Erythropoietin induces association of the JAK2 protein tyrosine kinase with the erythropoietin receptor in vivo

Osamu Miura, Norihiko Nakamura, Frederick W. Quelle, Bruce A. Witthuhn, James N. Ihle, Nobuo Aoki

Research output: Contribution to journalArticlepeer-review

155 Scopus citations


Protein tyrosine phosphorylation has been hypothesized to play a key role in the growth signaling induced by erythropoietin (Epo), although the Epo receptor (EpoR), a member of the cytokine receptor superfamily, lacks a tyrosine kinase domain. Recently, the JAK2 tyrosine kinase was shown to be activated on Epo stimulation and to bind to the cytoplasmic domain of EpoR in vitro. To further explore the mechanisms of activation of JAK2 in EpoR- mediated signal transduction, we assessed the conditions for association of JAK2 with EpoR in vivo. Epo stimulation rapidly induced association of JAK2 with the EpoR in an interleukin 3 (IL-3)-dependent cell line transfected with the wild-type EpoR. On Epo stimulation JAK2 also associated with a truncated mutant EpoR (H-mutant), which is mitogenetically active but not tyrosine phosphorylated, indicating that association does not require receptor phosphorylation and occurs in the membrane proximal region. However, association was not detected with mutant receptors inactivated by an internal deletion or a point mutation, Trp282 to Arg, in a membrane-proximal cytoplasmic region (PB or PM4 mutant, respectively). Immune complex kinase assays of anti-EpoR immunoprecipitates also revealed that activated JAK2 associates with the EpoR in Epo-stimulated cells. By this approach, association also occurred with the mitogenically active H mutant but not with the mitogenically inactive PB or PM4 mutants. In the immune complex kinases assays, EpoR, JAK2, and a 150-kD protein were phosphorylated on tyrosine. Taken together, the results further support the hypothesis that, on Epo stimulation, JAK2 associates with the membrane-proximal cytoplasmic region of the EpoR to be activated and induces tyrosine phosphorylation of cellular substrates, including the EpoR, to transduce a growth signal.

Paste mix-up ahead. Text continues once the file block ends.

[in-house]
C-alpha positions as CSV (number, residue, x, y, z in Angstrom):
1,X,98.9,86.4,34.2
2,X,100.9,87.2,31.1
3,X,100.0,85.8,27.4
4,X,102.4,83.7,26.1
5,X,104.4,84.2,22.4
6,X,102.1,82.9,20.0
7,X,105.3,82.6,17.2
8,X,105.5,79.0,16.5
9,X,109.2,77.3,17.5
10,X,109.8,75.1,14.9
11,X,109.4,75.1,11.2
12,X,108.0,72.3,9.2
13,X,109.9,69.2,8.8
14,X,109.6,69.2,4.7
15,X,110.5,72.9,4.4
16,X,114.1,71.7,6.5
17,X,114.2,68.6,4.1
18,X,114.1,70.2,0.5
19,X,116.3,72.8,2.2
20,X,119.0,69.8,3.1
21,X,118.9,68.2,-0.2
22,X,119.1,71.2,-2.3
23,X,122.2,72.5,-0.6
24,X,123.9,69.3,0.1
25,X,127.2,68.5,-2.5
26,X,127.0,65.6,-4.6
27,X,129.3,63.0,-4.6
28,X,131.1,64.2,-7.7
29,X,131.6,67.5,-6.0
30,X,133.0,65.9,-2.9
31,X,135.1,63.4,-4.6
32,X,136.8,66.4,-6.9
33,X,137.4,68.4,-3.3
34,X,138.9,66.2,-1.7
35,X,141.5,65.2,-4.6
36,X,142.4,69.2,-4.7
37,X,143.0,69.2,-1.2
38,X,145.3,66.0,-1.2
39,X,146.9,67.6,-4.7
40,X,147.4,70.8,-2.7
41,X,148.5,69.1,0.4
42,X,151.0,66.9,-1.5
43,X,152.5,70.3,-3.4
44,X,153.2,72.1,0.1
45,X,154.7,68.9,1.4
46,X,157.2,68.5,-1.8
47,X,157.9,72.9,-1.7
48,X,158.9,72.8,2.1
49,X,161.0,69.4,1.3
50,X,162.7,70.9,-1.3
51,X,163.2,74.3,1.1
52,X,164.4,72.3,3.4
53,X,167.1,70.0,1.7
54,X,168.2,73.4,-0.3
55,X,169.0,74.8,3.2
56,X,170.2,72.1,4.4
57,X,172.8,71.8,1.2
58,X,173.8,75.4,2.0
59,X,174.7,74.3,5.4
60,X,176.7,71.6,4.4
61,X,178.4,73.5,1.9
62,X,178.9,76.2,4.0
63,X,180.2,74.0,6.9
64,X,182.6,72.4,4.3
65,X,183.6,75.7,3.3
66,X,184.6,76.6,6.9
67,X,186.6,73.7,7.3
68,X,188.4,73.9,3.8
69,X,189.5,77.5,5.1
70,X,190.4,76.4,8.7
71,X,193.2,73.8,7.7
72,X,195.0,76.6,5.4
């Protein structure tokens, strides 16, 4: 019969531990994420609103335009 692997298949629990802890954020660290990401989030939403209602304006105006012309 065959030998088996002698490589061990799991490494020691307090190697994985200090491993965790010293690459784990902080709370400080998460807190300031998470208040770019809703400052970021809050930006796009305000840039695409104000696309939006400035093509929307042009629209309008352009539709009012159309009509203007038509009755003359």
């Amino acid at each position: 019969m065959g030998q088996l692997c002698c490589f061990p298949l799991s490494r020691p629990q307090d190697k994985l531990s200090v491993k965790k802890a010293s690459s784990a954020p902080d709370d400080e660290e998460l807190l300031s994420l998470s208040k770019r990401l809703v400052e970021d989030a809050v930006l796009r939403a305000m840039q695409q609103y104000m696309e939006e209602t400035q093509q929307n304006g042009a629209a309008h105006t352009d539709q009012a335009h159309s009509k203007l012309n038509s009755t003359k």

Original languageEnglish (US)
Pages (from-to)1501-1507
Number of pages7
Issue number5
StatePublished - Sep 1 1994


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